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Ernest Chausson – Poème for Violin and Orchestra

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Ernest Chausson – Poème for Violin and Orchestra

The lyrical Poème, a single-movement work published in 1896, just three years before his death, is based on “The Song of Triumphant Love,” a short story by the Russian novelist, short story writer, and playwright Ivan Turgenev. It’s the tale of two young men, Fabio and Muzio, who fall in love with the same woman, Valeria (some have suggested that Chausson also was inspired by a real-life love triangle involving his friend Faurè and a popular mezzo-soprano).

Ernest Chausson - Poème Op.25

It was commenced in April 1896 and finished on 29 June, and was written while Chausson was holidaying in Florence, Italy.

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Ivan Turgenev by Repin, 1879

 

Poème was written in response to a request from Eugène Ysaÿe for a violin concerto. Chausson felt unequal to the task of a concerto, writing to Ysaÿe: “I hardly know where to begin with a concerto, which is a huge undertaking, the devil's own task. But I can cope with a shorter work. It will be in very free form with several passages in which the violin plays alone. “ (Letter to Eugène Ysaÿe, 7 July 1893) “I really believe that there is something to be said for this sort of piece for violin and orchestra, which is very different from anything which has appeared before.” (Letter to Vincent d’Indy, August 1895)

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Ernest Chausson

 

It has been suggested by Chausson's biographer, Jean Gallois, that the Poème was prompted by a Turgenev tale of jealousy and death in which the novelist's thwarted passion for the French mezzo-soprano, Pauline Viardot (1821-1910), is transposed into a fabulous Renaissance setting fraught with a magic potion, a violin whose music ravishes the soul, and a lover returned from the legendary orient.

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Puline Viadrot

 

It is a mark of Chausson's genius that he eschewed the commonplaces of narrative to transmute those elements into a seamlessly compelling work for violin and orchestra -- for the Poème is not program music. Rather, its high fantasy -- superbly sustained -- relies upon deftly dovetailed but clearly distinguished episodes, thematically linked.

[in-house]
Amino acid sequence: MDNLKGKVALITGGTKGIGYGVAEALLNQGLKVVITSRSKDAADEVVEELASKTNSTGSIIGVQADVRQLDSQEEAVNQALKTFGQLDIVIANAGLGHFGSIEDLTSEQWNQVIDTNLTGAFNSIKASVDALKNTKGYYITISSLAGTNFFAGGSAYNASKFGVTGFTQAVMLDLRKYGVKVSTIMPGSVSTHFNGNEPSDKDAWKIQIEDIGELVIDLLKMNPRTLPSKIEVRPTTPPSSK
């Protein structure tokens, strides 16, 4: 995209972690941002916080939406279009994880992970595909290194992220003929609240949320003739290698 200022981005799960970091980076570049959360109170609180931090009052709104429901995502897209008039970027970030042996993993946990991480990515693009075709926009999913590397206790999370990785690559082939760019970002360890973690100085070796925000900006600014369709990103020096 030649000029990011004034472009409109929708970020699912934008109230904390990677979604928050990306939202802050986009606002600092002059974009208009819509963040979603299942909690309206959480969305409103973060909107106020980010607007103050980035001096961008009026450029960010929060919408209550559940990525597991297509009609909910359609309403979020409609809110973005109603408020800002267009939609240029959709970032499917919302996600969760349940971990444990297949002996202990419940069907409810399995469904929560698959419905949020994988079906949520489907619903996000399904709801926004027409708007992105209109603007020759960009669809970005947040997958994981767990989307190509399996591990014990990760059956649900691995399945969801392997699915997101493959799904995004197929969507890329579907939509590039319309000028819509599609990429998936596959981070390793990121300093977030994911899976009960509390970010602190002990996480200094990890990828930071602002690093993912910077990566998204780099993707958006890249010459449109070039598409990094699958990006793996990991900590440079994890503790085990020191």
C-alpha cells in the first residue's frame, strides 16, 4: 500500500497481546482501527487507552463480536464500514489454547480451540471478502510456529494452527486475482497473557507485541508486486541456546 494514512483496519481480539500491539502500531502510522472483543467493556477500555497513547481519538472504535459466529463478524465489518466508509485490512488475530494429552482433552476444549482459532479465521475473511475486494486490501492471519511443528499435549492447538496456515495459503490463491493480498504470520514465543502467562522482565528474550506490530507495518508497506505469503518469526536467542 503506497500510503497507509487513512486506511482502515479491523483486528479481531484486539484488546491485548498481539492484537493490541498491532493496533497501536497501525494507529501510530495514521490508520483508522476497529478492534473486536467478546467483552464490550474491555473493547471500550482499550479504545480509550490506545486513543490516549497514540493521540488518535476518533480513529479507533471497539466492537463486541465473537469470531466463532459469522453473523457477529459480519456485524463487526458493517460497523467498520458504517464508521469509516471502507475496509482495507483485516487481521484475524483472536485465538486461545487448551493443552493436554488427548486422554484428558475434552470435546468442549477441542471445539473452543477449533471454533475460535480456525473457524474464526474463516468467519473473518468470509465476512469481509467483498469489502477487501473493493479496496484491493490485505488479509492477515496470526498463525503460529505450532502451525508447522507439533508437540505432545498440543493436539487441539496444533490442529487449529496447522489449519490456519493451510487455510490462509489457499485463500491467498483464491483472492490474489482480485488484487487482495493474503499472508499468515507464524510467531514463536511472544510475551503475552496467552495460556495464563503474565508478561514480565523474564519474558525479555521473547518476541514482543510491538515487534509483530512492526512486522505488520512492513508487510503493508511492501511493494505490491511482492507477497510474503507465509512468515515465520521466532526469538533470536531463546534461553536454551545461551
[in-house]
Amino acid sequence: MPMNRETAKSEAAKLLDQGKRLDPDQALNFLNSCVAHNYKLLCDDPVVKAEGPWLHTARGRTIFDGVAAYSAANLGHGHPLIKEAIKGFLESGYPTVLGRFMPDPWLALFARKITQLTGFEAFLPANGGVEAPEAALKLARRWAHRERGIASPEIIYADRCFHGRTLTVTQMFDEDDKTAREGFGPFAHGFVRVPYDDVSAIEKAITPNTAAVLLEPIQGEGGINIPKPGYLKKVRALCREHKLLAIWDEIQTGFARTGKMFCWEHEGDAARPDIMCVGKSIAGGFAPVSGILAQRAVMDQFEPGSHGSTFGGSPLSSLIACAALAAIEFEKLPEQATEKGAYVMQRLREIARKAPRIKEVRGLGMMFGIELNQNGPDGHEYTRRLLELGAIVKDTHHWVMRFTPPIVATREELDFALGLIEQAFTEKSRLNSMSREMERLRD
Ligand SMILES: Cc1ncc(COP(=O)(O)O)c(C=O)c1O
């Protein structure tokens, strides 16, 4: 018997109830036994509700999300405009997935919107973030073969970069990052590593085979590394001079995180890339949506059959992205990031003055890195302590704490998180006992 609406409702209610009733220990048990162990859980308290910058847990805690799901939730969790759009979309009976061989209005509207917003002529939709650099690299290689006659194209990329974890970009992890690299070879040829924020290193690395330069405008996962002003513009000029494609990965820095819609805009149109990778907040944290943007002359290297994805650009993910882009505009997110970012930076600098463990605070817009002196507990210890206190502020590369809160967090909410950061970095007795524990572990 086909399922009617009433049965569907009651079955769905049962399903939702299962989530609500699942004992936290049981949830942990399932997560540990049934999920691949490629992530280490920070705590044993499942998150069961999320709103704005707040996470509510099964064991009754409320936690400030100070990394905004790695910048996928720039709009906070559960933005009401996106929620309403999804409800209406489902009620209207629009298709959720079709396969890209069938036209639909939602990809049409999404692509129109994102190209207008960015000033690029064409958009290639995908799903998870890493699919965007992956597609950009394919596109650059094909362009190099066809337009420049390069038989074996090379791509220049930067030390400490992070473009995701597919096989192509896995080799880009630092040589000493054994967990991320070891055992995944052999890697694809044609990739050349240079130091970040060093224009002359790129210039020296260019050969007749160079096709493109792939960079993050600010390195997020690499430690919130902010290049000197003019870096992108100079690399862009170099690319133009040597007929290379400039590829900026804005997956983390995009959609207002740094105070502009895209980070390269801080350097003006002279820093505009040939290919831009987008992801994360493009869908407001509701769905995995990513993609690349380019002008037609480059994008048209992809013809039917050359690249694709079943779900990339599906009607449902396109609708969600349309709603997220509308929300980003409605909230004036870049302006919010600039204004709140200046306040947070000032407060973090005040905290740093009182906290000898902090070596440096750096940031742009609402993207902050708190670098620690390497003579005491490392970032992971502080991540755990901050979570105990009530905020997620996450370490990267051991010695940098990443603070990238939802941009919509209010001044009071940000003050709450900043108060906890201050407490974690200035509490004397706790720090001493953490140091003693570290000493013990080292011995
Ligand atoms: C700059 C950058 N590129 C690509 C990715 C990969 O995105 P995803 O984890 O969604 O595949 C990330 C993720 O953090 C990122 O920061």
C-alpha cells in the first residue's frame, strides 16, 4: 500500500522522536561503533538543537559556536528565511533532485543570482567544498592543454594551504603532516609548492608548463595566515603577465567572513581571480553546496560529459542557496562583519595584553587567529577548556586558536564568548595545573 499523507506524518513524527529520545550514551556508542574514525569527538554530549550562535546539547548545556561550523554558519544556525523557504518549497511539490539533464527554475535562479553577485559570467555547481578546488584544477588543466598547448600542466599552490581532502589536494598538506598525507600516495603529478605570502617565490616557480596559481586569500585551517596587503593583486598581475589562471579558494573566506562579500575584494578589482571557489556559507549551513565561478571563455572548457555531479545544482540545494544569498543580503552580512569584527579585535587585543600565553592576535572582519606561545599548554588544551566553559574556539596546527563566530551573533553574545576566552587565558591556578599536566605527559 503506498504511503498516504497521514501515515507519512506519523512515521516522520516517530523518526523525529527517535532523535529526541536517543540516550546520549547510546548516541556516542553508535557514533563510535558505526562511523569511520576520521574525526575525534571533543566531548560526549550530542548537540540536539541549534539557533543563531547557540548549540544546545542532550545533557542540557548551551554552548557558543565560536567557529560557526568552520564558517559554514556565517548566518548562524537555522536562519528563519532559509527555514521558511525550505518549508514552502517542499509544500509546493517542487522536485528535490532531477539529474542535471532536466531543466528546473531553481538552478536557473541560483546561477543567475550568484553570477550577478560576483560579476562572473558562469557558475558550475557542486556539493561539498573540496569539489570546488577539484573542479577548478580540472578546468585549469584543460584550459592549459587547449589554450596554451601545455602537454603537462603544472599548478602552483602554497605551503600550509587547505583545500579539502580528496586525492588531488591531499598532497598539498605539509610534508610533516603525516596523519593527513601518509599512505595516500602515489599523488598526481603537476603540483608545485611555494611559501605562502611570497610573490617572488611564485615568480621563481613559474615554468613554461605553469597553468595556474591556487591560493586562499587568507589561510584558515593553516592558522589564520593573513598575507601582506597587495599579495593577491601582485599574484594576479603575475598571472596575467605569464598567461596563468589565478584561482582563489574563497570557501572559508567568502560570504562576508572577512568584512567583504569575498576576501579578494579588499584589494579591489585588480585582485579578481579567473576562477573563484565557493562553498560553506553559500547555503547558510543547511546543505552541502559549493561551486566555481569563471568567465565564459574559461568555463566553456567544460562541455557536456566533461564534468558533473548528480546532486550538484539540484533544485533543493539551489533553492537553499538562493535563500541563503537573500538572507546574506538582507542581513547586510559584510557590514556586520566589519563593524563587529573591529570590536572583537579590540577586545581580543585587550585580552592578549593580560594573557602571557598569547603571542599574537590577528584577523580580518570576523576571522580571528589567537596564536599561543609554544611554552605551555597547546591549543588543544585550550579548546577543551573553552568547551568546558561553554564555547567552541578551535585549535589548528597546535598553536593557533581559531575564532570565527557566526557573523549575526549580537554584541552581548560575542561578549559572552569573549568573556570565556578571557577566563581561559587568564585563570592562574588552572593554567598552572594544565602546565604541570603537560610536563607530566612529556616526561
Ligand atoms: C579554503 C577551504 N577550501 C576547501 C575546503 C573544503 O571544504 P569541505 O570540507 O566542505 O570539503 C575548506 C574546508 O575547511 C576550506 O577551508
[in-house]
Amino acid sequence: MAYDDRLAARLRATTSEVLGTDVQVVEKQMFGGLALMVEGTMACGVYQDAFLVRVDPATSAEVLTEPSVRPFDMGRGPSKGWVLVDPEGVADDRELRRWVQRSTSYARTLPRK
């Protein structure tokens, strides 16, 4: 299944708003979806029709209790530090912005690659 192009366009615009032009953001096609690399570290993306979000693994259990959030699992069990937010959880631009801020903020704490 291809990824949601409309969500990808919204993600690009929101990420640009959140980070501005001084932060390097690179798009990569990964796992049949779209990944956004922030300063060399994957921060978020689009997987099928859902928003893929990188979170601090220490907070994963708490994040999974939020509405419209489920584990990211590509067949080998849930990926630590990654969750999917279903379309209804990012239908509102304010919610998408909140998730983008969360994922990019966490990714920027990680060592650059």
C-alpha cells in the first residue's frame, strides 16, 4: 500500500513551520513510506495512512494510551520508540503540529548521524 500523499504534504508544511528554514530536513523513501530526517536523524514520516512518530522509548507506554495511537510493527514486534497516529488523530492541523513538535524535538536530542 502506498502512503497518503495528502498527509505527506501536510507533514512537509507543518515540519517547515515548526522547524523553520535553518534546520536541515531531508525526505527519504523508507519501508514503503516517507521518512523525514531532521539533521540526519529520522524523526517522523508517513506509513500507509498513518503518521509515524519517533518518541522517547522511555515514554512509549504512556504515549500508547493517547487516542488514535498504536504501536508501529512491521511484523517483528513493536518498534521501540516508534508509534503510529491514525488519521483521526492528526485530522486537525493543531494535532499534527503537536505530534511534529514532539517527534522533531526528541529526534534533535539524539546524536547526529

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Ernest Chausson

 

Amédée-Ernest Chausson (January 20, 1855 - June 10, 1899) was a French romantic composer born into a wealthy Parisian family. He initially studied law and became a lawyer at the Court of Appeals. At the age of 25 he began attending composition classes at the Paris Conservatoire taught by the opera composer Jules Massenet. It is from these lessons that Chausson's earliest manuscripts survive.

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Ernest Chausson

 

Chausson's artistic vision, though extremely individual, does reflect the influences of both César Franck and Richard Wagner, as well as traces of Massenet and even Johannes Brahms. His orchestral output was small, but significant and includes his singular Symphony in B Flat Major, completed in 1890. Owing to his late start, and tragically short life, Chausson left behind only 39 numbered works.

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Salon d'Ernest Chausson

 

Poème starts Lento e misterioso. Subsequent tempo indications are Molto animato, Animato, Poco lento, Poco meno lento, Allegro, Tempo I and the work ends Tranquillo.

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Eugène Ysaÿe

 

Claude Debussy wrote in 1913: “The freedom of its form never goes against its harmonious proportion. The sense of dreamy gentleness is at its most touching at the end when, leaving aside all trace of description and anecdote, the music becomes that very feeling which inspires its emotion. Such moments in the work of an artist are very rare.”

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Claude Debussy

 

The Poème was given its première at the Nancy Conservatoire on December 27, 1896 by Ysaÿe, to whom it is dedicated. In a sublime gesture, Chausson's friend, Isaac Albéniz, secretly arranged for Breitkopf to publish the score, paying for it from his own pocket, to buoy the composer through one of his periodic bouts of self-doubt.

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Poeme - Edition Breitkopf

 

Chausson produced three versions of the Poème: one with orchestra, one with piano accompaniment and the third with string quartet and piano.

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Ernest Chausson

 

 

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